If you don’t own a dog, at least one, there is not necessarily anything wrong with you, but there may be something wrong with your life. ~Roger Caras
I lost my dog, Dub, last year before Christmas. He was a very good dog. A chocolate lab registered by his first owners as Coffee W. Crutcher. Those owners got more dog than they bargained for with a lab puppy and he soon found himself chained to a dog house in their yard. Enter my friend, Carolyn. A dog lover like me. A very tender-hearted dog lover. She sees the lab and imagines his life of confinement and offers to take the dog from the owners. They agreed and Coffee W. Crutcher began the next chapter of his life.
Carolyn took him to the vet, did all the necessary things to keep him healthy, loved him, but she lived in town and had a small, unfenced yard. He had too much dog energy for that small space. Enter my wide open farm and the fact that I was down to only one dog. So it was great timing. Coffee W. Crutcher came to live with us here on the farm along with his registration papers, his dog house, his dog dish and his extra heavy duty dog chain and leash.
So, Coffee W. Crutcher began another new chapter in his life and found a permanent home. He was a dog with energy. The first time I tried to take him for a walk on his leash, just as a training exercise, I ended up being dragged through a briar patch. Next walk we used a choke collar. He was a strong dog and just a little hard-headed. So much so that yelling Coffee didn’t penetrate his ears. He didn’t even so much as turn his head to see if there was any possibility I might mean him. Crutcher didn’t work either, but Dub – short for W – that he could hear. So this beautiful chocolate lab with the very distinctive name became my dog, Dub.
Well, as much as he ever became anybody’s dog. He was always an independent soul. He liked me. Walked with me every day. At times he’d sit down and patiently wait for me as he’s doing in the picture above. He liked going swimming and rarely passed up the opportunity to take a dip in a pond or creek or plop down in a mud puddle. He was a retriever who would not fetch. If I threw a stick or ball, he’d just look at me as if to say, you threw it; you go get it. He had a good appetite. Ate his dog food and supplemented his calorie intake by killing the occasional unlucky rabbit or squirrel. Once some wild ducks hatched out around our pond. Dub waited until the ducks were about half grown before he swam out and “retrieved” one of them as a tasty snack. Then he went out and got the others, one by one. Not a good place for ducks on Dub’s pond.
Other dogs loved him. My yard became the gathering place for all the neighbor dogs. They came to lay beside Dub. Or on top Dub. They loved Dub. He’d been to the vet to be neutered before he came to live here on the farm, but the surgery must not have been a complete success. He didn’t go chasing after the female dogs, but they came to our yard after him. When that happened, he couldn’t resist the siren call. I put him up when I knew what was happening, but sometimes he was gone before I knew the girls had come after him. I never knew for sure if any of the pups were his because there were other male dogs around, but one time when there was an American Staffordshire in the neighborhood, I was pretty sure that the one pup she had was Dub’s. She wouldn’t entertain attentions from any of the other dogs. Another time he went off with a different neighborhood flirt and ended up several miles from home next to a parkway where somebody stopped, gathered him up and turned him in to the humane shelter. It was a holiday weekend and I didn’t figure out he was gone until too late to call. He spent the weekend in doggie jail before I could find out they had him and bail him out on Monday. He was happy to be my dog that morning.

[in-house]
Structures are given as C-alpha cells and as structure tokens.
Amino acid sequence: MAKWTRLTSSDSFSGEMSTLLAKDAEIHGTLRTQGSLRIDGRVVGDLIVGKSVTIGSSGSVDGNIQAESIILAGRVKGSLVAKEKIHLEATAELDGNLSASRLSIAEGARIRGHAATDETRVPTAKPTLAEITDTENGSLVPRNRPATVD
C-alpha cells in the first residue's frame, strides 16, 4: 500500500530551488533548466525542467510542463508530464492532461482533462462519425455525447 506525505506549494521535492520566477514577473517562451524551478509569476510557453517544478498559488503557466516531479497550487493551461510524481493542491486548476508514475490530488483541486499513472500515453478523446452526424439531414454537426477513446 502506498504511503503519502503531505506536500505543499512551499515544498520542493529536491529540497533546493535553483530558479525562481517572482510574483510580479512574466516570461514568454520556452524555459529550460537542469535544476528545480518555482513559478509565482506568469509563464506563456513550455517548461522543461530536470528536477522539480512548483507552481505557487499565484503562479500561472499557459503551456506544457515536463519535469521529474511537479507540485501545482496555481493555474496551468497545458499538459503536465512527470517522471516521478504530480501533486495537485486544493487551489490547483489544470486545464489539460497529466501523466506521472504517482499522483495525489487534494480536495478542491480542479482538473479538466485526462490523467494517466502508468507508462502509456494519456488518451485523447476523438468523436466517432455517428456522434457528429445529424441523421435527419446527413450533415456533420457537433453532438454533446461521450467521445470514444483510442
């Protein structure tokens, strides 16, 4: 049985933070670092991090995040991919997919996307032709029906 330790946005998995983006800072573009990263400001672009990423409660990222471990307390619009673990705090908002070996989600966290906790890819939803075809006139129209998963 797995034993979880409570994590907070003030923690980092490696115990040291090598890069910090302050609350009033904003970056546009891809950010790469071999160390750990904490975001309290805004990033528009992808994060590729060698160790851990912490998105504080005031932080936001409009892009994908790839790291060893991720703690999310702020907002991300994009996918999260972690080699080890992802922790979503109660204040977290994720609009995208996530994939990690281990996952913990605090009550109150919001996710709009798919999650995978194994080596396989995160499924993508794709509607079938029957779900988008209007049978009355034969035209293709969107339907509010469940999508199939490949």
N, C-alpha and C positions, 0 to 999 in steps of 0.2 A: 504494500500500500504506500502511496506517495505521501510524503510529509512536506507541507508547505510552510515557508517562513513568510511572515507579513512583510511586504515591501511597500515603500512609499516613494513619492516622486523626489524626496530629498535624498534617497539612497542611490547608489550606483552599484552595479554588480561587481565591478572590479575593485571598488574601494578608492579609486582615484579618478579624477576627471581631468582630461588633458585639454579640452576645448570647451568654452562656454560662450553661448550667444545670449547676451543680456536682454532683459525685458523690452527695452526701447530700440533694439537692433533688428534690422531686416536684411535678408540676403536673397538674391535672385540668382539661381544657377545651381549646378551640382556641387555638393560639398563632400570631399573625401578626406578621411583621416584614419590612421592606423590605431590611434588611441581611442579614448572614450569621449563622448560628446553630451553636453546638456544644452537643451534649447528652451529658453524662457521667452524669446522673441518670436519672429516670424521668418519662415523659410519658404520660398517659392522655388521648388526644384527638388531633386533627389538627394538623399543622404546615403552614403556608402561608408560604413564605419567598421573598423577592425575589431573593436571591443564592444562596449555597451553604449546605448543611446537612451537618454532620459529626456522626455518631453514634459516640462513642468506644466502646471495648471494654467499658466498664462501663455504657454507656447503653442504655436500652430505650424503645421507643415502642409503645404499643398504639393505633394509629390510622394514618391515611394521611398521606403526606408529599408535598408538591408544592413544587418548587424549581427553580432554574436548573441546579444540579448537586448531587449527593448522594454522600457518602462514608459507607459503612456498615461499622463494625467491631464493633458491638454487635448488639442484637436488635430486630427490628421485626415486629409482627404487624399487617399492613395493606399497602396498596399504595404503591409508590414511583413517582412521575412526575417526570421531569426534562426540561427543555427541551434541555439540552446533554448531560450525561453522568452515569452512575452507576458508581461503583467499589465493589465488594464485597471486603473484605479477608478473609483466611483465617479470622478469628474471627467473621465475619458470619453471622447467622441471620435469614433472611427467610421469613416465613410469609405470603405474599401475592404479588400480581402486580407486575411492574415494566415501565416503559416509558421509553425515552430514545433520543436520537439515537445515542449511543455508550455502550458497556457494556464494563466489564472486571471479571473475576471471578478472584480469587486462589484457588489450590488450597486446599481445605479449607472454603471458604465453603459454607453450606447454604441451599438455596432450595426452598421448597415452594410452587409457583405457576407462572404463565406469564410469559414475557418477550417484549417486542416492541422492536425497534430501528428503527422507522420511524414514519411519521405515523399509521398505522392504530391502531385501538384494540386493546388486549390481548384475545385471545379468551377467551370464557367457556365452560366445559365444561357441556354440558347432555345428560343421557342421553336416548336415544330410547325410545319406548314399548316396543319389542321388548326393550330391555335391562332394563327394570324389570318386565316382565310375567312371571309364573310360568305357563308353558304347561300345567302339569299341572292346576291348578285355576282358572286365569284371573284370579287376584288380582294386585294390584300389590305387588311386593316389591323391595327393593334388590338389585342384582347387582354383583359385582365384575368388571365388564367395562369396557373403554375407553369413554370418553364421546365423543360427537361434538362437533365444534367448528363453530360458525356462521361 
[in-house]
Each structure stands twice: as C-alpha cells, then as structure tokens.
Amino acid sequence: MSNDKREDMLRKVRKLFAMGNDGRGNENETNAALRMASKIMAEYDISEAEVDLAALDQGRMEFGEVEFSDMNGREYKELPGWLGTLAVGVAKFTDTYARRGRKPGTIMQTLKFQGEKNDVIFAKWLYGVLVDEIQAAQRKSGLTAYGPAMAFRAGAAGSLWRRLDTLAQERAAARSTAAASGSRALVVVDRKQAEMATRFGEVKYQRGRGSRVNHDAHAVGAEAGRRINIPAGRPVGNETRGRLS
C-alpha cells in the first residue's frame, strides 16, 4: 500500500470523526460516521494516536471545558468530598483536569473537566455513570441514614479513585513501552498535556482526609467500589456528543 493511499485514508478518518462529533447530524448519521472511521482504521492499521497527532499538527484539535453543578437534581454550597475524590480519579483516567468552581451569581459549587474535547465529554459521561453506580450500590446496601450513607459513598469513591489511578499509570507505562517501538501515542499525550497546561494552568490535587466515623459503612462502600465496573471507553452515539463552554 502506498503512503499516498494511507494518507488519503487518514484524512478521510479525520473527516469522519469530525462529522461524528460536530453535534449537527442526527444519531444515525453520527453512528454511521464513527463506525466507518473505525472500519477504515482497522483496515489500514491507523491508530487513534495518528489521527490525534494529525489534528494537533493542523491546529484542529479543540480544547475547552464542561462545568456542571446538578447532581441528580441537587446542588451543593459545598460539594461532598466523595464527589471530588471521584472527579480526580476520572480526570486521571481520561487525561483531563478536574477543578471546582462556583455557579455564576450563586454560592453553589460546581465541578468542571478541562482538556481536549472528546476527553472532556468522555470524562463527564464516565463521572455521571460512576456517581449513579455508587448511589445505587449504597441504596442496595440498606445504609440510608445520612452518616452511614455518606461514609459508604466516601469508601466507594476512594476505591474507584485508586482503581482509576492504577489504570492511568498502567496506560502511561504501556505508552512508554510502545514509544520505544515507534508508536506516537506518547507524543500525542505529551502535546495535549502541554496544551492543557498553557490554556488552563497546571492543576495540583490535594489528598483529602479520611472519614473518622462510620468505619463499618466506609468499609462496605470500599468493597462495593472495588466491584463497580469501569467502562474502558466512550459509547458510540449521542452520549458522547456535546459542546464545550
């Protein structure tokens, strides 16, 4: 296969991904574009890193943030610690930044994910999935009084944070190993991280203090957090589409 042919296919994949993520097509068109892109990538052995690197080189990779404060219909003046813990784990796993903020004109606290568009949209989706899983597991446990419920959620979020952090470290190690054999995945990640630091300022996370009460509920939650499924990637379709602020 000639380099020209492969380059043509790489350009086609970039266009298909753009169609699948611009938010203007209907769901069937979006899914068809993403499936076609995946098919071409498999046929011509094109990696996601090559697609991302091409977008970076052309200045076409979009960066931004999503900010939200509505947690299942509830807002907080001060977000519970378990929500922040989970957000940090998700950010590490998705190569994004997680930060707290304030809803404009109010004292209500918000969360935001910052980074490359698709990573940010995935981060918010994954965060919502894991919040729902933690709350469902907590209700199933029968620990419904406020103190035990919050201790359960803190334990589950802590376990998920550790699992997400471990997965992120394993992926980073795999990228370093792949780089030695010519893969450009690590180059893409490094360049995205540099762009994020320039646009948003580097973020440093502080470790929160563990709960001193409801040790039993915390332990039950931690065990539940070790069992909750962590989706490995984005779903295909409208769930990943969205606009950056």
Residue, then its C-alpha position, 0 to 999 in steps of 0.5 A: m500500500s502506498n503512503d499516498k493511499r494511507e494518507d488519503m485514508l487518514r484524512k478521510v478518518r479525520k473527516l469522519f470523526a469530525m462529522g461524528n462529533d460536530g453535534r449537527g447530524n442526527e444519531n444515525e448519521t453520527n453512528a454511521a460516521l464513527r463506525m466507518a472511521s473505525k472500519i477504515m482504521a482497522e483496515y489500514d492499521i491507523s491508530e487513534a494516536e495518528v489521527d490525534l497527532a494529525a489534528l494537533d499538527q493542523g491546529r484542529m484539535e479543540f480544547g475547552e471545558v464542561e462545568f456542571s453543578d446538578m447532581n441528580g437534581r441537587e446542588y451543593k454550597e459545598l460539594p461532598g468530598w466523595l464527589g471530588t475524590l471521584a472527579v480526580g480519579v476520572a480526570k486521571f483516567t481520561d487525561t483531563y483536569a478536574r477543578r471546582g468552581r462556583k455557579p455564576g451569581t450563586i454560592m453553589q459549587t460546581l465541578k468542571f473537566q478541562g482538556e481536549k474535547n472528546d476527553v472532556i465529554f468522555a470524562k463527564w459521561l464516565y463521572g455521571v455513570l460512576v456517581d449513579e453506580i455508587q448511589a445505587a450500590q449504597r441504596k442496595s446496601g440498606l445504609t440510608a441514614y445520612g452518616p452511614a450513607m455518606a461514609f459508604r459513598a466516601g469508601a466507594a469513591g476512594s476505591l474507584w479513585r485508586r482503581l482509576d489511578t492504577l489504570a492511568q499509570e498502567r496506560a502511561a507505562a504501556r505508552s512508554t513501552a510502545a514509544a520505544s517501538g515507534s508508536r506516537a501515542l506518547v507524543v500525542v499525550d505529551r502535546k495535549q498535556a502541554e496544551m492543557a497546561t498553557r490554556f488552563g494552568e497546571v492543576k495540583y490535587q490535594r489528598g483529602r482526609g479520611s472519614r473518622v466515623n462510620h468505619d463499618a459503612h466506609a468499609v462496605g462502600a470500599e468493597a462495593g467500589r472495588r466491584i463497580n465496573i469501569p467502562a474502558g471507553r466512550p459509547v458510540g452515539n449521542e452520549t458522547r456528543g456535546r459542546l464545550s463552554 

So many stories I could tell about Dub. How he developed an allergy and was tormented by itching in the spring and fall until we had to give him steroids. How he liked to go sleep on the neighbor’s porch furniture. How every bed I bought him he slept on for a few days and then attacked like it was a wild animal and spread filling all over the yard. How when he was beginning to get old and tired, he’d go to the middle of the field where he could watch me walking to lie down and wait for me to come back around. How he had to wear one of those collars after he had surgery on his ear. How if he thought he was going to the vet, he just came to the car and climbed right in. Never tried to get in the car any other time. How he was a very good dog.
In December, he got very sick. I knew he was dying and went out to the garage to check on him on a morning in December thinking I’d have to take him to the vet for that final trip. He wasn’t there. He wasn’t anywhere. I walked miles on the farm looking for him in every fence row, under every cedar bush, and under buildings and everywhere I could think of. He wasn’t anywhere. I was about to decide he’d walked on up to heaven, but then a few days later, the neighbor came over to report he’d found him next to his pond. I should have walked his field instead of mine. So now Dub’s buried out by the gate we passed through so often on our walks. You want to outlive your dogs because dogs are only here a short time. But at the same time you remember every one them. Good dogs all. And Dub was a good dog who had a good life here on the farm.
Have you known some good dogs in your life?
A dog doesn’t care if you’re rich or poor, big or small, young or old. He doesn’t care if you’re not smart, not popular, not a good joke-teller, not the best athlete, nor the best-looking person. To your dog, you are the greatest, the smartest, the nicest human being who was ever born. You are his friend and protector. ~ Louis Saban
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